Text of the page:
I keynoted at the Research and Innovation in Distance Education Conference , which has the theme “Examining Disruptive Innovations in Distance Education”. I didn’t actually attend in the end, because I had a (completely normal for this time of year) cough, and didn’t want people panicking if I had a coughing fit on stage. My apologies to anyone who was hoping to see me there (I know, it’d be a select group) and thanks to the organisers for letting me give my keynote remotely.
Now, you’ll know that disruption is not my thing. Initially I was asked to talk about how open ed (in different forms) may be disrupting higher ed, but I chose instead to talk about open ed as an alternative to the disruption narrative. My talk went something like this:
Disruption is not your friend. As I’ve argued on this blog before, disruption is a poor model for education, and leaves a dangerous legacy. But language is important, and merely talking about disruption frames the type of solutions we see as viable. So instead we should look for theories or approaches that promote aspects and values we want to see in higher ed, such as:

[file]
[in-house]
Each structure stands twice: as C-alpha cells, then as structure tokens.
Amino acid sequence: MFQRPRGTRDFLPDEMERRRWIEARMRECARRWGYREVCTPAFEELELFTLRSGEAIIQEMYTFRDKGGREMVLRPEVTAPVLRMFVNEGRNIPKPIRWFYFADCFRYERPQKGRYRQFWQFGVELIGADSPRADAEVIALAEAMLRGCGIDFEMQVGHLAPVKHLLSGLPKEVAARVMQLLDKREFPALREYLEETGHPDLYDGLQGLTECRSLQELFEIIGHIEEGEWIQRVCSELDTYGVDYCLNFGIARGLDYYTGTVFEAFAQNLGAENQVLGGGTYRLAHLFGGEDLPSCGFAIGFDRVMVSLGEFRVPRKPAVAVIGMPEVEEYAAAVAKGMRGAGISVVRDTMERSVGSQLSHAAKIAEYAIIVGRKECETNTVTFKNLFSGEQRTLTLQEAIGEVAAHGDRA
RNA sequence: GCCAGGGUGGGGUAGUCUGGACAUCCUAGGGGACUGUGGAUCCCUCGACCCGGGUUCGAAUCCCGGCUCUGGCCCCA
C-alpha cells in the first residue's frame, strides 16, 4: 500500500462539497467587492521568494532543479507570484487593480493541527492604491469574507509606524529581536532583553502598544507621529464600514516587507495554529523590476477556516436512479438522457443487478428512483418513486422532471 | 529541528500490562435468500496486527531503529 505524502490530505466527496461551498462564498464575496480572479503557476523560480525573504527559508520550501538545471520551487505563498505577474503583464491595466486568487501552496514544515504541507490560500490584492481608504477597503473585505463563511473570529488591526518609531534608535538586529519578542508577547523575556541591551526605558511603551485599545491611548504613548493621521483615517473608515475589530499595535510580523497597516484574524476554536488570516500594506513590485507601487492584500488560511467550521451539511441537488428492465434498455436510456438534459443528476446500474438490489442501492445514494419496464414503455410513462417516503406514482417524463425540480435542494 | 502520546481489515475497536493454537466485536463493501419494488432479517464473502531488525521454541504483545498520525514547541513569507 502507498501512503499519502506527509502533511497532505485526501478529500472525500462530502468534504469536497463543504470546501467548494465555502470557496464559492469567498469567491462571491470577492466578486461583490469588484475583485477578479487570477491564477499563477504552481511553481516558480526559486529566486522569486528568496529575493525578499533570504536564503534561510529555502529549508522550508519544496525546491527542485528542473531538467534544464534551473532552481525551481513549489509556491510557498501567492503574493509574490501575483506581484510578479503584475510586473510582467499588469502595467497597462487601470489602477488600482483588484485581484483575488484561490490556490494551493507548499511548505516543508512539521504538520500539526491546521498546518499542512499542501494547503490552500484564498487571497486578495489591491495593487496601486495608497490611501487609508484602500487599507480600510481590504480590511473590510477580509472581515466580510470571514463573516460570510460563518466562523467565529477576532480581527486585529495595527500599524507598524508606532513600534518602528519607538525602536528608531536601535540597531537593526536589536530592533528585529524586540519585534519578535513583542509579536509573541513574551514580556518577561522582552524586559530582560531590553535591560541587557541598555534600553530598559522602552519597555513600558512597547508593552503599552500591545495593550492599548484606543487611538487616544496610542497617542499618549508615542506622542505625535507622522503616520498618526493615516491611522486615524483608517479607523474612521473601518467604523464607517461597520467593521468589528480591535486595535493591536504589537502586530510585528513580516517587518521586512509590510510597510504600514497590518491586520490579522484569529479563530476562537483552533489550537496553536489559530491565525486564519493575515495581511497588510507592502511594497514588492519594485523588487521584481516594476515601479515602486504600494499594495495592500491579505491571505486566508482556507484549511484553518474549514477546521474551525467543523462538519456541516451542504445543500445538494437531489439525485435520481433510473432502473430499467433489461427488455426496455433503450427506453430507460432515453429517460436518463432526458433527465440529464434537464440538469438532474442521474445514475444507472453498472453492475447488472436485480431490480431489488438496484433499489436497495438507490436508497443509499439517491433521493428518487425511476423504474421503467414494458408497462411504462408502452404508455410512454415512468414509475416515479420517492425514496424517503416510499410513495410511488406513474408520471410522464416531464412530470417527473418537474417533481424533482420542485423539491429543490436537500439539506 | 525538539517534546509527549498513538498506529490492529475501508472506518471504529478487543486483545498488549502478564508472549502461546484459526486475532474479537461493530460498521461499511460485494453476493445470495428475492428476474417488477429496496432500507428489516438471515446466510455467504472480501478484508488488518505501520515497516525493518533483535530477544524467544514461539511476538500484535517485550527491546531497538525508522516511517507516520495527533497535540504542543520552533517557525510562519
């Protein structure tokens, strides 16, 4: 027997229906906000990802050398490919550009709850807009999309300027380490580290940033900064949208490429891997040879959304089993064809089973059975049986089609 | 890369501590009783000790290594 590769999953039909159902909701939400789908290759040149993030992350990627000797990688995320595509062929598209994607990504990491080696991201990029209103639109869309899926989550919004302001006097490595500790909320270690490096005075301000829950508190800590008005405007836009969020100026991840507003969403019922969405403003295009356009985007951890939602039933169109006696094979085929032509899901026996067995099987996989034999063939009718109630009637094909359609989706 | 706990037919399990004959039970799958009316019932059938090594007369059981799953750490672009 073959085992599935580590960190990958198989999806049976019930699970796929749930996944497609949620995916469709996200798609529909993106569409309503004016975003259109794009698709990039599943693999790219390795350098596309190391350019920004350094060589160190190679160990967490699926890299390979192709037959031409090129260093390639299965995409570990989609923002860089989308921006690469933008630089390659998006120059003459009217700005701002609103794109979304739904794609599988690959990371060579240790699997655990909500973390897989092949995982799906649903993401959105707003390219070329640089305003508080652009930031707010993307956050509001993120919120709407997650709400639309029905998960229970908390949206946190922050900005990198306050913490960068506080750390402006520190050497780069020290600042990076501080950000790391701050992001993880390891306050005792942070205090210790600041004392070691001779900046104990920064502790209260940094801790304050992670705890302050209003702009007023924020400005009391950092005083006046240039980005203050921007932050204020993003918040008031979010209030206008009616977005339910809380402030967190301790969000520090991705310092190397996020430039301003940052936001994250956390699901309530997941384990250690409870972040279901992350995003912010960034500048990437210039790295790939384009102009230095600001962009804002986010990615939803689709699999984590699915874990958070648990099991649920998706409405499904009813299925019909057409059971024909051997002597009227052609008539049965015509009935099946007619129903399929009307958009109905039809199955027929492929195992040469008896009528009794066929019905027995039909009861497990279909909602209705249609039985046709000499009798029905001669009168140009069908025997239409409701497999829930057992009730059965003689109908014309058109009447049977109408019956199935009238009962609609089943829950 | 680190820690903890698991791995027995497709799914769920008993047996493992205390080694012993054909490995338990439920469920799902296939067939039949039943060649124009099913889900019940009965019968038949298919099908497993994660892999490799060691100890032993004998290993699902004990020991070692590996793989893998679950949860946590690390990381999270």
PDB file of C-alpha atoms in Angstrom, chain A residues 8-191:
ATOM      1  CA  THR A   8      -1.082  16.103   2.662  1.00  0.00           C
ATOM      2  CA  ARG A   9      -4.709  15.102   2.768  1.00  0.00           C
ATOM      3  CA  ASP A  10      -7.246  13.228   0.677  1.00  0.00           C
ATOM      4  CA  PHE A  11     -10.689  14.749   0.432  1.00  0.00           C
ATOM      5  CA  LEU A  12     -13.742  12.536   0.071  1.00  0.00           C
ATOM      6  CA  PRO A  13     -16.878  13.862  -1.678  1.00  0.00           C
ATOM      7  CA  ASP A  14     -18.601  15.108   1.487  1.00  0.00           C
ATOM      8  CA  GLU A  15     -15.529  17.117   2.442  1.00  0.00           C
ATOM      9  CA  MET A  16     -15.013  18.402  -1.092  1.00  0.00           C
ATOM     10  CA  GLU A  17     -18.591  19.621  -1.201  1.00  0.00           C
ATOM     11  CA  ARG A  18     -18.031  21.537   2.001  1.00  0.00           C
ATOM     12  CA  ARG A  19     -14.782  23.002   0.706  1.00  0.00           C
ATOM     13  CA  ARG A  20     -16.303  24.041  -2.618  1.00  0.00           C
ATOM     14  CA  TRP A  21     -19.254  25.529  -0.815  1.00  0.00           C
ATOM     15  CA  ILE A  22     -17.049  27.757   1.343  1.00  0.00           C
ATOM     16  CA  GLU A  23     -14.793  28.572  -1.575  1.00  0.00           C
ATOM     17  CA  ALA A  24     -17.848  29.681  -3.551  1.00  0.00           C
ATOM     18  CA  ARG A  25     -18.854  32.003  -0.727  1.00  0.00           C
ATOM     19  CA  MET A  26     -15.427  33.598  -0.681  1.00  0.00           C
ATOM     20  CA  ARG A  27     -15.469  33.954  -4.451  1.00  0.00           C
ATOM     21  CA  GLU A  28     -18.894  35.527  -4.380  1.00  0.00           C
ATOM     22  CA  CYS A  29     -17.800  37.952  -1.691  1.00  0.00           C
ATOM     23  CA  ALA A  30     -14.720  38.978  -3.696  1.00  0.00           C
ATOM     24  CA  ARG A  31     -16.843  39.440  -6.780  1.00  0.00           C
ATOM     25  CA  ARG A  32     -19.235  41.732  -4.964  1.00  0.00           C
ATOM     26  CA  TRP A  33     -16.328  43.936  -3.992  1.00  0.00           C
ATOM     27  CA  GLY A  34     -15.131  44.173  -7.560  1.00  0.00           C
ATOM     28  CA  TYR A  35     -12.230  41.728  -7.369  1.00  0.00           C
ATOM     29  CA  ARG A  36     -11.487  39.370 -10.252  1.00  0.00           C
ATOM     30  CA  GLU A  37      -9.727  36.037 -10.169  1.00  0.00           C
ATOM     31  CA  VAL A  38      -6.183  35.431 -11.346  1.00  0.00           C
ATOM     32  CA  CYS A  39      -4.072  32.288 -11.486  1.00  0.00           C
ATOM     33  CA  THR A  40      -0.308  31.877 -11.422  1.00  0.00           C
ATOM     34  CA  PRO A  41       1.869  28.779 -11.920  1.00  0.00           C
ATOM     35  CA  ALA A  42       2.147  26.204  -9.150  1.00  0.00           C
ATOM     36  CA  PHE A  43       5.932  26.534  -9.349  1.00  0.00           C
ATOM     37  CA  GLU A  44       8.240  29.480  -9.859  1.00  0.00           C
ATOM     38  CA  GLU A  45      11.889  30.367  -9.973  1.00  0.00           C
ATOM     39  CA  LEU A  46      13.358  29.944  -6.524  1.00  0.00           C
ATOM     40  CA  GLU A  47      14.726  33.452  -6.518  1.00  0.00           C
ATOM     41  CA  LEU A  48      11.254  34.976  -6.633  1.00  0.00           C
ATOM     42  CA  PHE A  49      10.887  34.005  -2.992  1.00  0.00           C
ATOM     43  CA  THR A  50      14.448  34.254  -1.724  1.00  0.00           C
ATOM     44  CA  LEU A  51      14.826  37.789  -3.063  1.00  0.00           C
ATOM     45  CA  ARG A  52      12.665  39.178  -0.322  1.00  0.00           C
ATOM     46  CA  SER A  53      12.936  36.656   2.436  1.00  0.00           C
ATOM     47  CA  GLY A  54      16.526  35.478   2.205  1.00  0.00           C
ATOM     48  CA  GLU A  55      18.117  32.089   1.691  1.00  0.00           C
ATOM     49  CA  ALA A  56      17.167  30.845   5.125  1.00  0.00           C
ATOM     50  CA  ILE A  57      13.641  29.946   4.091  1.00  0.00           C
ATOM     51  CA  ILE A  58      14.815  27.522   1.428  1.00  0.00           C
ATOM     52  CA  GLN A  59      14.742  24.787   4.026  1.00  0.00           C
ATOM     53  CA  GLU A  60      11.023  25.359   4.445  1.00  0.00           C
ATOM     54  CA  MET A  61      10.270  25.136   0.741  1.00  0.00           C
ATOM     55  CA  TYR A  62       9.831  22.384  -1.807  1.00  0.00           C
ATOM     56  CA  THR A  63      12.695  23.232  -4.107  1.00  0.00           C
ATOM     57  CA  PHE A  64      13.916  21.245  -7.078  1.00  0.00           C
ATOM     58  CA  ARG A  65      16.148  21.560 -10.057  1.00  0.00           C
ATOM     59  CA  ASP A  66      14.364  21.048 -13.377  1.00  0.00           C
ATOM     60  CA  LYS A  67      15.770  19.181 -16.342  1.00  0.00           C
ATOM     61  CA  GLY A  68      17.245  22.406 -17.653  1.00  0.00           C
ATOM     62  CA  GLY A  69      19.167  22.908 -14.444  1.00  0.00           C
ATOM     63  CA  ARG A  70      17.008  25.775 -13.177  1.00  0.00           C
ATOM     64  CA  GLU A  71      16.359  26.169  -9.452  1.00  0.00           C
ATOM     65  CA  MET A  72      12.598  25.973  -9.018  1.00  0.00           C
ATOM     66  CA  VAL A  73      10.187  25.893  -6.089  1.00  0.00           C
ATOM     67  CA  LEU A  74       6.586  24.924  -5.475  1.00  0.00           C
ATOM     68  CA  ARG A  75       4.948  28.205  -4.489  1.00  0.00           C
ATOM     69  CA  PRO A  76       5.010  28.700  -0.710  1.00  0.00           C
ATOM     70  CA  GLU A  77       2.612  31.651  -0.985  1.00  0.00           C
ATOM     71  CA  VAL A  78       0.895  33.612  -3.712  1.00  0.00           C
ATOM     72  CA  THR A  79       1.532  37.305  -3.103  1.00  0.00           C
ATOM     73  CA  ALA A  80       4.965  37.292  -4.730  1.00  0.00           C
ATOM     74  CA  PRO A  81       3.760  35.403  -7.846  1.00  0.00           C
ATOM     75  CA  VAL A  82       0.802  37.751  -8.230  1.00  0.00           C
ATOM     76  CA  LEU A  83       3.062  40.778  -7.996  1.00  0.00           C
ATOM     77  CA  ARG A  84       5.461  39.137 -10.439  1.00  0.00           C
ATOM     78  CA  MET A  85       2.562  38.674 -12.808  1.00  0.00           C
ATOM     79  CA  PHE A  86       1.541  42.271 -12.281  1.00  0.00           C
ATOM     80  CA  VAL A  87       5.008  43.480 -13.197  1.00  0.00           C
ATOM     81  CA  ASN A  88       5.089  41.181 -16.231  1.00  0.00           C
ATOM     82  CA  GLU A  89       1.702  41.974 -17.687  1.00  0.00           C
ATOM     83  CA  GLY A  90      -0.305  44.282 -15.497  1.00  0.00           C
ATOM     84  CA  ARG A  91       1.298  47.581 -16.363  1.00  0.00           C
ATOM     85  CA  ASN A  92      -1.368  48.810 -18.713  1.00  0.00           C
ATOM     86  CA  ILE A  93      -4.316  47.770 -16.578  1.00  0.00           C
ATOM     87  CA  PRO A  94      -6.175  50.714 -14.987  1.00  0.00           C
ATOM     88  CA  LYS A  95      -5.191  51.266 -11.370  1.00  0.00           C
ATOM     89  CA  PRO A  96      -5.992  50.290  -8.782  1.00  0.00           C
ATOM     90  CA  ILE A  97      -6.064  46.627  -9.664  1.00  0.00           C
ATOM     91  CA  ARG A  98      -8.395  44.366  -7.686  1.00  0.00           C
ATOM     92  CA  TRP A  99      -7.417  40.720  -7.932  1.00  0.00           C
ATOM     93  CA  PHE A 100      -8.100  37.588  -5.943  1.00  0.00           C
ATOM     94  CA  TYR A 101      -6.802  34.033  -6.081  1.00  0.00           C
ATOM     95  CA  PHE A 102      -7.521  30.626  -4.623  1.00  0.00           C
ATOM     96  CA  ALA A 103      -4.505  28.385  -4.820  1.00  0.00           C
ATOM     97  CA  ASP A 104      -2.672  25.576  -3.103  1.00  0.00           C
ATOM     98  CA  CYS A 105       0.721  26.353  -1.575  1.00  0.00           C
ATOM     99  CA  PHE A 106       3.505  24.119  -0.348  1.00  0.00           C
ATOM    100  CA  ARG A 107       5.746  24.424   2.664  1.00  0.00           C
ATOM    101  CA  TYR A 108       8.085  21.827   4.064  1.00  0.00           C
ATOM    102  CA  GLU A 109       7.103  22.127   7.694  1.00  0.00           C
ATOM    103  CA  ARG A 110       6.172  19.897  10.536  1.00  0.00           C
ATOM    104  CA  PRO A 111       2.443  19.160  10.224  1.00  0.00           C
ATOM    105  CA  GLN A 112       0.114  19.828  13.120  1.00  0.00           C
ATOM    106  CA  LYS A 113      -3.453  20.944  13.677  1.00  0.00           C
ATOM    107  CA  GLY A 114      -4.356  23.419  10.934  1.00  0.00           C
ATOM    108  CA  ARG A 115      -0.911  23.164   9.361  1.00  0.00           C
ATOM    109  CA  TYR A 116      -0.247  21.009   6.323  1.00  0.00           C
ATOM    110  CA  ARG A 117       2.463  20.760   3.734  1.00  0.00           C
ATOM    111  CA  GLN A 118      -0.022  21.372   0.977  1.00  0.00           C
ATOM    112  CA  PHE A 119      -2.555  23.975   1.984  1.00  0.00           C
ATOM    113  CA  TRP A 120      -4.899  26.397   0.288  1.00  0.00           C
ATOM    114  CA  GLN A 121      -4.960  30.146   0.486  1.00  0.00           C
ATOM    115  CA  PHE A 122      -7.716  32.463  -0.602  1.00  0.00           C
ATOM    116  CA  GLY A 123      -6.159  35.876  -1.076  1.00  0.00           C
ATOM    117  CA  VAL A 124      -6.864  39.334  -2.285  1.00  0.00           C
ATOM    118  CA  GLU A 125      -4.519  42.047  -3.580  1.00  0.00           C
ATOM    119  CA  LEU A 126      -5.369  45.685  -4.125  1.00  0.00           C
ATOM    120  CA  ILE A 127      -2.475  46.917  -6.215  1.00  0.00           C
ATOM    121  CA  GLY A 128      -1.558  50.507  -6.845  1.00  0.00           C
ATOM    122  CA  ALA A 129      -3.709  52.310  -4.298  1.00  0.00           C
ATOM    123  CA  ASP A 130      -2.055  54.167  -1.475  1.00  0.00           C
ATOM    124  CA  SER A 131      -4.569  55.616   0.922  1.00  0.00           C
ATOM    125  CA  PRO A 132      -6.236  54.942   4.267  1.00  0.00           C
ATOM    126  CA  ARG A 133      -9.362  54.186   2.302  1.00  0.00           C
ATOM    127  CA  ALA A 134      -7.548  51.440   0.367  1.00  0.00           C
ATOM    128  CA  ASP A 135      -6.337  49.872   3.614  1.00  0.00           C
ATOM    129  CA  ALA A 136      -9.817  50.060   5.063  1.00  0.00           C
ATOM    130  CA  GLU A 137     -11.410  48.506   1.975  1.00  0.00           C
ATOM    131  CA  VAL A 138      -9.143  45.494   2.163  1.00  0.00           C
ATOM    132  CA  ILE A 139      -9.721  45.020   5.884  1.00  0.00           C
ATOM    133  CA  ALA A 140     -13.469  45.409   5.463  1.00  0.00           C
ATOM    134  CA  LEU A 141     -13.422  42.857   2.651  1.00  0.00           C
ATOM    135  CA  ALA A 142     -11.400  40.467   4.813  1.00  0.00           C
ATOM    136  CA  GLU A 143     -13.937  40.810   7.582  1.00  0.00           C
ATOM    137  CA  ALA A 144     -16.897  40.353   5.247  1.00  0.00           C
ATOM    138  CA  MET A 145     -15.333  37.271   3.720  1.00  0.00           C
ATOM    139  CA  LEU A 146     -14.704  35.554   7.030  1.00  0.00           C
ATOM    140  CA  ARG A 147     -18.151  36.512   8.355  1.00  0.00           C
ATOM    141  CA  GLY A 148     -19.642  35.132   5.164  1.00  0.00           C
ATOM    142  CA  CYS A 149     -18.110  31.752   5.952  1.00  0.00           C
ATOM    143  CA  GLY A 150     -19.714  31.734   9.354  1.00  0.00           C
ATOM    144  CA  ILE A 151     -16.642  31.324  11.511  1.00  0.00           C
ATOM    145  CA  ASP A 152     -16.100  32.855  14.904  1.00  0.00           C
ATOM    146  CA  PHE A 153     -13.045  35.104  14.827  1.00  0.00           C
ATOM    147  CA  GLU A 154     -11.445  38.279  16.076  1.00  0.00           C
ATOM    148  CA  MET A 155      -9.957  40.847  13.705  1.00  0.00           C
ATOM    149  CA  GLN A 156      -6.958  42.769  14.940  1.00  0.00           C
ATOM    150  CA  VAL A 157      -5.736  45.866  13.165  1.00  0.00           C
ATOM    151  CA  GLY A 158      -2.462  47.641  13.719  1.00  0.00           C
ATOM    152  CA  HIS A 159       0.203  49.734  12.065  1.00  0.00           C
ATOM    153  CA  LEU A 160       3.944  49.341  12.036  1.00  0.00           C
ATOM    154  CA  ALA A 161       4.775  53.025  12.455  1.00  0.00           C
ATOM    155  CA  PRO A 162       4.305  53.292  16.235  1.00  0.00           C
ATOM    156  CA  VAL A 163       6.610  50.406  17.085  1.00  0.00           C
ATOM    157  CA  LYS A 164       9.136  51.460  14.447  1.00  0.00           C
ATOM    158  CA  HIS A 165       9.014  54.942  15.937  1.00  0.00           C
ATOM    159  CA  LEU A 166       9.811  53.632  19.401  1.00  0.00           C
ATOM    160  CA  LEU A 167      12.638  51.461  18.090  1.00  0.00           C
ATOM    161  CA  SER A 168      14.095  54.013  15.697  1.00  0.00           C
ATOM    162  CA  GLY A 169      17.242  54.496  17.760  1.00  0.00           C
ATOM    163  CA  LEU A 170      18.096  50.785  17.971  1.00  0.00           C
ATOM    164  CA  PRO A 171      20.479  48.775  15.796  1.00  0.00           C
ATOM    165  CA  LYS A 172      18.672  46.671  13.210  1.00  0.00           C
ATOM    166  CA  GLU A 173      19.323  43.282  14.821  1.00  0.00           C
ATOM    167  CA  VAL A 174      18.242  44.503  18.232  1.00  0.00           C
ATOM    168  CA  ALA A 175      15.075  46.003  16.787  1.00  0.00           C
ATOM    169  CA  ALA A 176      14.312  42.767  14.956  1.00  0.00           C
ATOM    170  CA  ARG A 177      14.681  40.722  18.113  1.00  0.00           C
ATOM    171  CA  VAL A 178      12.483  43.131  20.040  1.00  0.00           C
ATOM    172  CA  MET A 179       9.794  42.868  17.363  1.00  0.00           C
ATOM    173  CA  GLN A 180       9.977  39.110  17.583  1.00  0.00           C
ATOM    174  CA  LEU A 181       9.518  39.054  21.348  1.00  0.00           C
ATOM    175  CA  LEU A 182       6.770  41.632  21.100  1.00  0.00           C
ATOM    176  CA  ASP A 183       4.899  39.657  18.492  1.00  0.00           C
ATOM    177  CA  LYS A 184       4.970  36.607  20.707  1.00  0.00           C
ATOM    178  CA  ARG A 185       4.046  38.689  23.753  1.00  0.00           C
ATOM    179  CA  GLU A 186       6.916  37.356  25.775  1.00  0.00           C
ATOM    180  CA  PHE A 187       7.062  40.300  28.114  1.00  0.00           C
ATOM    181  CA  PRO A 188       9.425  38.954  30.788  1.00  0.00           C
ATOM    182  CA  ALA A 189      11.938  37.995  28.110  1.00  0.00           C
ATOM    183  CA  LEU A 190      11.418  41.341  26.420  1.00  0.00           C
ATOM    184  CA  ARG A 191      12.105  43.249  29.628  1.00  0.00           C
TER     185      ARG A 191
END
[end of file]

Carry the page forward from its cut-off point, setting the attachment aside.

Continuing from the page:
- Focused on problems
- Learner centric
- Seeking to support educators
- A better fit with education
- Emphasise social justice
Open education as alternative. And I proposed open education offers one way of realising these. I then set out a number of aspects of open education, including open universities, OER, MOOCs, OEP, open access publishing, open pedagogy etc. For each of these you can see how they could link to the values above.
Open isn’t enough. Because it’s a time limited talk, I’m presenting a rather uncritical view of open ed, so I do at least acknowledge the issues, including:
- Cultural imperialism
- Open source communities
- Academic labour
Simply being open isn’t enough, you need to actively try to make it work to realise the values. But addressing these in detail is a separate talk.
The language we use is important What I want people to take away from this one is that terms like disruption carry implicit values and many negative connotations for education. So we should be critical of its use in ed and consider if other models might be better, of which openness might be one, but the main point is that other views are possible.
And lastly, not to be opportunistic and make everything coronavirus related but we are seeing this week how cooperation is important. Disruption is inherently against cooperation and the current crisis demonstrates why it is ultimately a poor model.
Here is my presentation anyway:
And here is a recording of the online presentation: